On April 15, Edward Chen, a federal judge in the Northern District of California, is slated to consider a motion seeking to dismiss the bulk of Zoellner's suit, which alleges police unfairly targeted him in the case because he is white, leading to his "unlawful" arrest, malicious prosecution, the denial of medical treatment, defamation of character and — more recently – attempted extortion.
In a 69-page complaint laden with typos, repetition and apparent non sequiturs — this one amended for a fifth time after a federal judge gave him one last chance to fix deficiencies in legal theory — Zoellner argues that police arrested him at the scene of Lawson's stabbing simply because he is white, while Lawson and many other of the party's attendees were Black. This, Zoellner alleges, was part of a city policy dictating that people of color not be investigated for crimes committed within city limits.
"In 2017, the police chief with the approval of the city managers ... had implemented a policy of not investigating minority groups such as African American and Hispanics and students from HSU that are part of the minority groups listed above," the complaint alleges. "Since Humboldt State University's recruitment of minority students is a large driver of racial diversity in Humboldt County and accounts for half of the city's population, this policy allowed HSU to recruit students of color, which in turn resulted in economic prosperity and greater population for the city of Arcata."
Zoellner's complaint also alleges some "facts" that had not previously been in the public record and do not align with testimony at his preliminary hearing, though the complaint offers no evidence or sworn witness declarations to support them. Specifically, he alleges that a witness saw Lawson go into the house during his fight with Zoellner to retrieve a kitchen knife and that after Lawson was stabbed, his friends moved Zoellner, who had been beaten unconscious, closer to Lawson's body and rubbed blood on his shirt in an attempt to frame him for Lawson's killing. The complaint posits that (Lawson?) may have been stabbed by his girlfriend or one of his friends, or that he have have simply stabbed himself.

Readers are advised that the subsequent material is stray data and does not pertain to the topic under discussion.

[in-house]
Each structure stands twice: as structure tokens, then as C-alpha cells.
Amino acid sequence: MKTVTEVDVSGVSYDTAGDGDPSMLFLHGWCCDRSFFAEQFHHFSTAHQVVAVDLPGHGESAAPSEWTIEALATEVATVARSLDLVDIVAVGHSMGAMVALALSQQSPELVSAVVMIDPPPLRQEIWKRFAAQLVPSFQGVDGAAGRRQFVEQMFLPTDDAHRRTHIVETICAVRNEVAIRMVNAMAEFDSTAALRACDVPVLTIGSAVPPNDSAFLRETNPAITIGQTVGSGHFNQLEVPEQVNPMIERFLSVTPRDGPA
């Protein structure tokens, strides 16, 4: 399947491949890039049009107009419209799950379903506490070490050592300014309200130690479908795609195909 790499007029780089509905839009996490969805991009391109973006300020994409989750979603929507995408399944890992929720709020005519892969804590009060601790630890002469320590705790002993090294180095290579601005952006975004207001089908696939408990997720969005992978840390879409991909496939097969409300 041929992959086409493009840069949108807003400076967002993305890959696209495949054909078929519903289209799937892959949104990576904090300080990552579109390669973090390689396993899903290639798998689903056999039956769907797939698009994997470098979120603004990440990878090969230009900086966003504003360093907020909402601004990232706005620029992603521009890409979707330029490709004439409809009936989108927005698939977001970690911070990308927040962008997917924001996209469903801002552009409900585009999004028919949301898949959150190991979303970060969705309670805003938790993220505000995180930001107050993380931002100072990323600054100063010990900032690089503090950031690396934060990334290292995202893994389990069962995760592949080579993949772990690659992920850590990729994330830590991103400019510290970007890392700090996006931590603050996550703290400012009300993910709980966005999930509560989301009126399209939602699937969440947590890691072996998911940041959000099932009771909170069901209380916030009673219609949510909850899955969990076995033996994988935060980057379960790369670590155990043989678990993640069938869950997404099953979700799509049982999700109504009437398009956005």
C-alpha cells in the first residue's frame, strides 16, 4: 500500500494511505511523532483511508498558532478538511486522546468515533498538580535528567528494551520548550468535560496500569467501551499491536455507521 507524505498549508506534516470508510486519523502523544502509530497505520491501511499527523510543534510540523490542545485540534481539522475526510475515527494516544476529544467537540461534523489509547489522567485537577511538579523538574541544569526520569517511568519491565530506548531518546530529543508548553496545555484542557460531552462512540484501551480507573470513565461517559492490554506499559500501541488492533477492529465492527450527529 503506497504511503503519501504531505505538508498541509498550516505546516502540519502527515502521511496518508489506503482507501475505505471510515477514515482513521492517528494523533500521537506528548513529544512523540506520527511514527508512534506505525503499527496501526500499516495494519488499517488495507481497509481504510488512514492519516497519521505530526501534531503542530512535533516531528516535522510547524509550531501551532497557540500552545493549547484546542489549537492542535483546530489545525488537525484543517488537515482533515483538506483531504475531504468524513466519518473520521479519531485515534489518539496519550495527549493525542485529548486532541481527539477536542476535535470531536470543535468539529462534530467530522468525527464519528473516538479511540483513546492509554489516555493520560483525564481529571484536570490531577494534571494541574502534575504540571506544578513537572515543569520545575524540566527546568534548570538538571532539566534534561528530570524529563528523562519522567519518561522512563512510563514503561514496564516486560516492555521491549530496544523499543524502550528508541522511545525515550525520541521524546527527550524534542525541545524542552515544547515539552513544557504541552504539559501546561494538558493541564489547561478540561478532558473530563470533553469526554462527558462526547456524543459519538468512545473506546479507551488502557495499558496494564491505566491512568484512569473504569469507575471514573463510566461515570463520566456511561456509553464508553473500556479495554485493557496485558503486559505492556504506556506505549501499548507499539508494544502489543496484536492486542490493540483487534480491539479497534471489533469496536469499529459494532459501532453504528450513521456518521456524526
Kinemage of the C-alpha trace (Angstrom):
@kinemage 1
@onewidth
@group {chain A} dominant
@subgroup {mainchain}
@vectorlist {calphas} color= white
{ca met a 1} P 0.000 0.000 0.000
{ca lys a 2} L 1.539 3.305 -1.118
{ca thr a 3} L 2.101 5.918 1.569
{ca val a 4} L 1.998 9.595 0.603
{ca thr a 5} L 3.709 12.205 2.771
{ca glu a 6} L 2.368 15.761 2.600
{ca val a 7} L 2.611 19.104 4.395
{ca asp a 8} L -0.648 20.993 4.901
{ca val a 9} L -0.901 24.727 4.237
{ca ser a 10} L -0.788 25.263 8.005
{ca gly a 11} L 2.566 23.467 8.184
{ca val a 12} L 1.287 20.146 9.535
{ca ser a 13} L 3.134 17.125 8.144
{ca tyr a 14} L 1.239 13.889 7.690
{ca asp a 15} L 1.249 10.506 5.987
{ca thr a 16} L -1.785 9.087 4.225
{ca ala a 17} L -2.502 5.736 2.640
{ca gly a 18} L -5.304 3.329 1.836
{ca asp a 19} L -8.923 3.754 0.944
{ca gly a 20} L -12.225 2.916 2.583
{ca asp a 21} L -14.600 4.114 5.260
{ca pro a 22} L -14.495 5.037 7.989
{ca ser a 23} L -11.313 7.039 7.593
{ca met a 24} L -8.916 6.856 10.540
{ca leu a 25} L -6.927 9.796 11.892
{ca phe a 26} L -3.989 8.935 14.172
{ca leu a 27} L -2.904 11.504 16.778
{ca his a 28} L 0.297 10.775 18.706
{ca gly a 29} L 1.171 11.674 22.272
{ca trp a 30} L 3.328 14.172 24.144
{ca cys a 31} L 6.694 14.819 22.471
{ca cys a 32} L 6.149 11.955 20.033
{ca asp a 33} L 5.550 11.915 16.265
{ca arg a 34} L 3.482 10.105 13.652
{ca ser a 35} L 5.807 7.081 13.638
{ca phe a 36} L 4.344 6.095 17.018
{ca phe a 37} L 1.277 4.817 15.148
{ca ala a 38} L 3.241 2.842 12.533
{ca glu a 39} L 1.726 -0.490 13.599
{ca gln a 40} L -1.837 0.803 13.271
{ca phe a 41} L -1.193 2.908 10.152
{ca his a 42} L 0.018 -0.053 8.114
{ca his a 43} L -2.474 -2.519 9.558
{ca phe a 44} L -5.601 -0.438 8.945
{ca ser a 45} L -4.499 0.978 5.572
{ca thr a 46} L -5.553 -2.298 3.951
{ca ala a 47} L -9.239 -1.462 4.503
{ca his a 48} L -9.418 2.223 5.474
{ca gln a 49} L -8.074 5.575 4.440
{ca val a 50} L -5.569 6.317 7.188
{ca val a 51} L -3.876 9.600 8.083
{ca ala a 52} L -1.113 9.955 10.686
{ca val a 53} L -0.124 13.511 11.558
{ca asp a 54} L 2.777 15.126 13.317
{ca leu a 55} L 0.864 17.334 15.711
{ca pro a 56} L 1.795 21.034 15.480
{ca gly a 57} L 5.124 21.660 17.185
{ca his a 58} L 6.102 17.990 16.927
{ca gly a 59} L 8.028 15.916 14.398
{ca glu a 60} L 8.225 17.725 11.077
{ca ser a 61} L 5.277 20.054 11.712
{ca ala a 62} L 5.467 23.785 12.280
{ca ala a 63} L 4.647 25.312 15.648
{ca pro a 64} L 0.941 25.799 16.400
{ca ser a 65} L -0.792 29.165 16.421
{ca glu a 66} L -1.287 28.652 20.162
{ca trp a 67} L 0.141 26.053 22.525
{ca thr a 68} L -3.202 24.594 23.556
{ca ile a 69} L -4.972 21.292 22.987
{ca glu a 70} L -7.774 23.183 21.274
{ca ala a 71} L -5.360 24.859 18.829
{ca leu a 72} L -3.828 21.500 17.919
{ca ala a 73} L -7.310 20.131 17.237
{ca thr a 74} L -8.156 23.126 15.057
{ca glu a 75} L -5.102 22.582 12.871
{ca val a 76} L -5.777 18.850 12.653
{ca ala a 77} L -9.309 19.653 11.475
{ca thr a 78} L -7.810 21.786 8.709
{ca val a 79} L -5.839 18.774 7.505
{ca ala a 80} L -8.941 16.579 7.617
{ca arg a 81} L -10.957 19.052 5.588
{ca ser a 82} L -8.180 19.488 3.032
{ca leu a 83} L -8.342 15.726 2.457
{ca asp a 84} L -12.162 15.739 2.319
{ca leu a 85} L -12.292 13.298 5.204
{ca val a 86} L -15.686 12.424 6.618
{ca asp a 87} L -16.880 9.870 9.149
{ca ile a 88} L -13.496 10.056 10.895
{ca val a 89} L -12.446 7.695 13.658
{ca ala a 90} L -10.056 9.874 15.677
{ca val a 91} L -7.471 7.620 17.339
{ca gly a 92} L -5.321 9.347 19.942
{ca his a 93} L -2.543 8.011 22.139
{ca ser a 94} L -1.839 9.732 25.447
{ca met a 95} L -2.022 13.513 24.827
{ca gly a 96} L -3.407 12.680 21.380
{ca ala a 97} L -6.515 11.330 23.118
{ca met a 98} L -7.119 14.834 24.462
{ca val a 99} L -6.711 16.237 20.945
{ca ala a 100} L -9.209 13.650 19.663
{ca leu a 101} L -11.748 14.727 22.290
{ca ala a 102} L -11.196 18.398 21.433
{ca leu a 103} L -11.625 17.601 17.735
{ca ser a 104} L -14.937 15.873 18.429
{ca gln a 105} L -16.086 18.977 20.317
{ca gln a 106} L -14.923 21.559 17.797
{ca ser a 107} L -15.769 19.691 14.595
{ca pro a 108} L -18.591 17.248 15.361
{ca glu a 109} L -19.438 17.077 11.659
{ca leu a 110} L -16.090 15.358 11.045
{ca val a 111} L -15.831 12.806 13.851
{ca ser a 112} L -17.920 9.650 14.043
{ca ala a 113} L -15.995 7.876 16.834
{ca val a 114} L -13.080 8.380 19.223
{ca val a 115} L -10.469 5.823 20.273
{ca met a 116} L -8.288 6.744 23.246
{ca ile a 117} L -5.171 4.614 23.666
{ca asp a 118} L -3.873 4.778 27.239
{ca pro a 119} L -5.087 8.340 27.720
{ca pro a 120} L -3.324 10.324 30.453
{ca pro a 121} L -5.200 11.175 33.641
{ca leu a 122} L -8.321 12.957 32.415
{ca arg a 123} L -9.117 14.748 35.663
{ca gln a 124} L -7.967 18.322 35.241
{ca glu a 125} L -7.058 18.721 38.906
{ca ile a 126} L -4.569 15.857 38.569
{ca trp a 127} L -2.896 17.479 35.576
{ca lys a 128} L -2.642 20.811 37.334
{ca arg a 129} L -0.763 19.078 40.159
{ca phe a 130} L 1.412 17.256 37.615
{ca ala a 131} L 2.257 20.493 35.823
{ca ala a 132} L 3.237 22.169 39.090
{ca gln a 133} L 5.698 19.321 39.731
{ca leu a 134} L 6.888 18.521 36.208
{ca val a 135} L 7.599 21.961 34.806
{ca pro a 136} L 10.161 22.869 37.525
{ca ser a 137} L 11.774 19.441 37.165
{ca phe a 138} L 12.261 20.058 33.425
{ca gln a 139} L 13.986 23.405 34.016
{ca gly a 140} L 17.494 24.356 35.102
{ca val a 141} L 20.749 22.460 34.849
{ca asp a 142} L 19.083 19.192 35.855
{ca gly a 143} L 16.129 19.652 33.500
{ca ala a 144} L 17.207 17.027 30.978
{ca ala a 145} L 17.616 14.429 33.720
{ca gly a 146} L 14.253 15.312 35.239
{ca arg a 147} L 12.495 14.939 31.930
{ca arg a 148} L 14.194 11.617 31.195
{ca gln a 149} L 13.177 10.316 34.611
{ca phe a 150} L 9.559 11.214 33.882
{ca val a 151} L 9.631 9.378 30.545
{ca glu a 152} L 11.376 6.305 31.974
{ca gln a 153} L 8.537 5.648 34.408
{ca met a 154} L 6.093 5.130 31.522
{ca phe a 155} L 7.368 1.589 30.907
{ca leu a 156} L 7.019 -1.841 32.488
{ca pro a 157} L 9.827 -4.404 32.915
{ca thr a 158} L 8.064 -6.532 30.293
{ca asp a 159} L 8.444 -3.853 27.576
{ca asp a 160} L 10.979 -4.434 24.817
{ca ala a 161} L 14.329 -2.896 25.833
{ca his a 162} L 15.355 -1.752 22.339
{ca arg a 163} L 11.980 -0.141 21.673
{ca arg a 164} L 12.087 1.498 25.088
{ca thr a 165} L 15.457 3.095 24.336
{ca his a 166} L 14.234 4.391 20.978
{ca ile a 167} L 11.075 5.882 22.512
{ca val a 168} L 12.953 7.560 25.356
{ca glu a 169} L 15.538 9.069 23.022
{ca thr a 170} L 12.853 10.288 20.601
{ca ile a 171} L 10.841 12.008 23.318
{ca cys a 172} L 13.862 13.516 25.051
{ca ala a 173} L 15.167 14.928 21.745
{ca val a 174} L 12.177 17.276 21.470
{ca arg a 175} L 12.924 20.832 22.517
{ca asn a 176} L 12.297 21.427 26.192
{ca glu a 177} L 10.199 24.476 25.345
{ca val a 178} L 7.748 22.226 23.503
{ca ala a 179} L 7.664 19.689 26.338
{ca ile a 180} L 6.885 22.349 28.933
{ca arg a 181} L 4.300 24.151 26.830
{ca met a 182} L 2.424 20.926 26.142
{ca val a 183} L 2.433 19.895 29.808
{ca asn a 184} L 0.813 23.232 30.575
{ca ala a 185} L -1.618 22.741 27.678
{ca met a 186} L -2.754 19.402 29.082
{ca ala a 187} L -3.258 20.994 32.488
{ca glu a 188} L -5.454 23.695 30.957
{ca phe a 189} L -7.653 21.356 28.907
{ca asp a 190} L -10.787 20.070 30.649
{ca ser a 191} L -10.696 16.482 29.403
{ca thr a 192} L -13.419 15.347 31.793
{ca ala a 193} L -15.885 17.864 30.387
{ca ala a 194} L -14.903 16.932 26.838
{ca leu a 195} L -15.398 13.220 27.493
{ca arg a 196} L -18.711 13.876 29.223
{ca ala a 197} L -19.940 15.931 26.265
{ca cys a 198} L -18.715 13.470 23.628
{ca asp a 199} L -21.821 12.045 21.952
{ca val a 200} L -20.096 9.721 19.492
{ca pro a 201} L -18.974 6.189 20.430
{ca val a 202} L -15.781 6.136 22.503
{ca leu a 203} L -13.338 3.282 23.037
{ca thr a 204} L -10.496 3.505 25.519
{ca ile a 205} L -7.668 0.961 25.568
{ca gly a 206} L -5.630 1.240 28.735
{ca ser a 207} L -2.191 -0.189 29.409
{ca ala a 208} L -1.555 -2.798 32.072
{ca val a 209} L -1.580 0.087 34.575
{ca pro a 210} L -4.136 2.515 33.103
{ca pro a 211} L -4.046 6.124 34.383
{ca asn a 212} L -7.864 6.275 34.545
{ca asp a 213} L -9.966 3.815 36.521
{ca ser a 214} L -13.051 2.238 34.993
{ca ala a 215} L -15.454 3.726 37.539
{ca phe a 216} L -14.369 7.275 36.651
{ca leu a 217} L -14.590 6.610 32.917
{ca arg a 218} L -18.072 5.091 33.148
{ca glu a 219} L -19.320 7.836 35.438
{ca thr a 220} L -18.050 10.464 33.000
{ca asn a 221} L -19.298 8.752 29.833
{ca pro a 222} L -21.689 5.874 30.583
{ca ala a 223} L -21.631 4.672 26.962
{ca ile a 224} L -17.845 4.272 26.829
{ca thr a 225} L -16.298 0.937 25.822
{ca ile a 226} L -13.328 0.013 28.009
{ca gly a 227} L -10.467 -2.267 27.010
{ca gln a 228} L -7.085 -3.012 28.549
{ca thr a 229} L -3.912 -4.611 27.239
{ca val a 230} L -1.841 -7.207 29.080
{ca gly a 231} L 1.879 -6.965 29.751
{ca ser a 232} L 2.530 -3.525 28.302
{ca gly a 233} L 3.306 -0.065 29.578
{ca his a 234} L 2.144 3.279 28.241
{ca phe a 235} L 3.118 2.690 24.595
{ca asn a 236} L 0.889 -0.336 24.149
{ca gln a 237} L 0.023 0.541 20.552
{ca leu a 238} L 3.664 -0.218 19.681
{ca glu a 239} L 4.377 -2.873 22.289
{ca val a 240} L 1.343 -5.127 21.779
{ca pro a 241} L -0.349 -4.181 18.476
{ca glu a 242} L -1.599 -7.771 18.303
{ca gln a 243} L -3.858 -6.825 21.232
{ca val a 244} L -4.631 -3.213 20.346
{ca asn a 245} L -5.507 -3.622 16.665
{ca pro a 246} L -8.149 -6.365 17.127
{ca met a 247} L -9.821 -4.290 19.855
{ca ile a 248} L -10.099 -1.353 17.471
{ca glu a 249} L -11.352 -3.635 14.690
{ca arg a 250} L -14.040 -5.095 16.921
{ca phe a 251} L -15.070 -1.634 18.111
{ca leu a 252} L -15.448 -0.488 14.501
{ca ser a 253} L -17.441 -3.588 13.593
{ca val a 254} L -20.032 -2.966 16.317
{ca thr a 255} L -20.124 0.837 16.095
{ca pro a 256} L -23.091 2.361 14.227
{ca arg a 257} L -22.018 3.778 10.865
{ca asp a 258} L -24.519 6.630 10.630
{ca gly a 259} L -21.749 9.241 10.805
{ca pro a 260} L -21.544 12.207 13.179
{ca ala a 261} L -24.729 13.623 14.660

Finally, Zoellner also alleges that in a settlement conference last year, an attorney representing the city threatened that he could be charged again in the case and jailed if he did not dismiss the civil lawsuit against the city.
In a motion asking the court to dismiss the bulk of Zoellner's lawsuit, attorneys representing the city argue that this latest complaint "adds more conjecture and legal buzzwords" but includes faulty legal theories and "does not provide factual support" for its "bold" accusations.
Another legal fight that may come to a head April 15 is a motion by Zoellner's attorney to subpoena transcripts and other records from the Humboldt County Criminal Grand Jury proceedings in 2019 — materials that are presumed secret unless a grand jury hands up an indictment, which did not happen in this case.
The Humboldt County District Attorney's Office's handling of the grand jury process was the matter of some controversy at the time, with at least one grand juror reportedly breaking an oath of secrecy to speak to local media and express concerns about whether the case was presented fairly. Attorneys representing the city argued that Zoellner has failed to offer any "specific facts" as to why the documents should be released, so "breaking the secrecy of these confidential proceedings is not warranted."
In response to the subpoena, Humboldt County District Attorney Maggie Fleming filed a notice of "non opposition" to the court, saying she does not have a position on Zoellner's motion and is not opposed to the release of the grand jury documents.
But if the court orders the transcripts and documents released, Fleming asked that they all be subject to a protective order if the court orders them released to "preserve the potential future prosecution of the person(s) responsible for the homicide of David Josiah Lawson."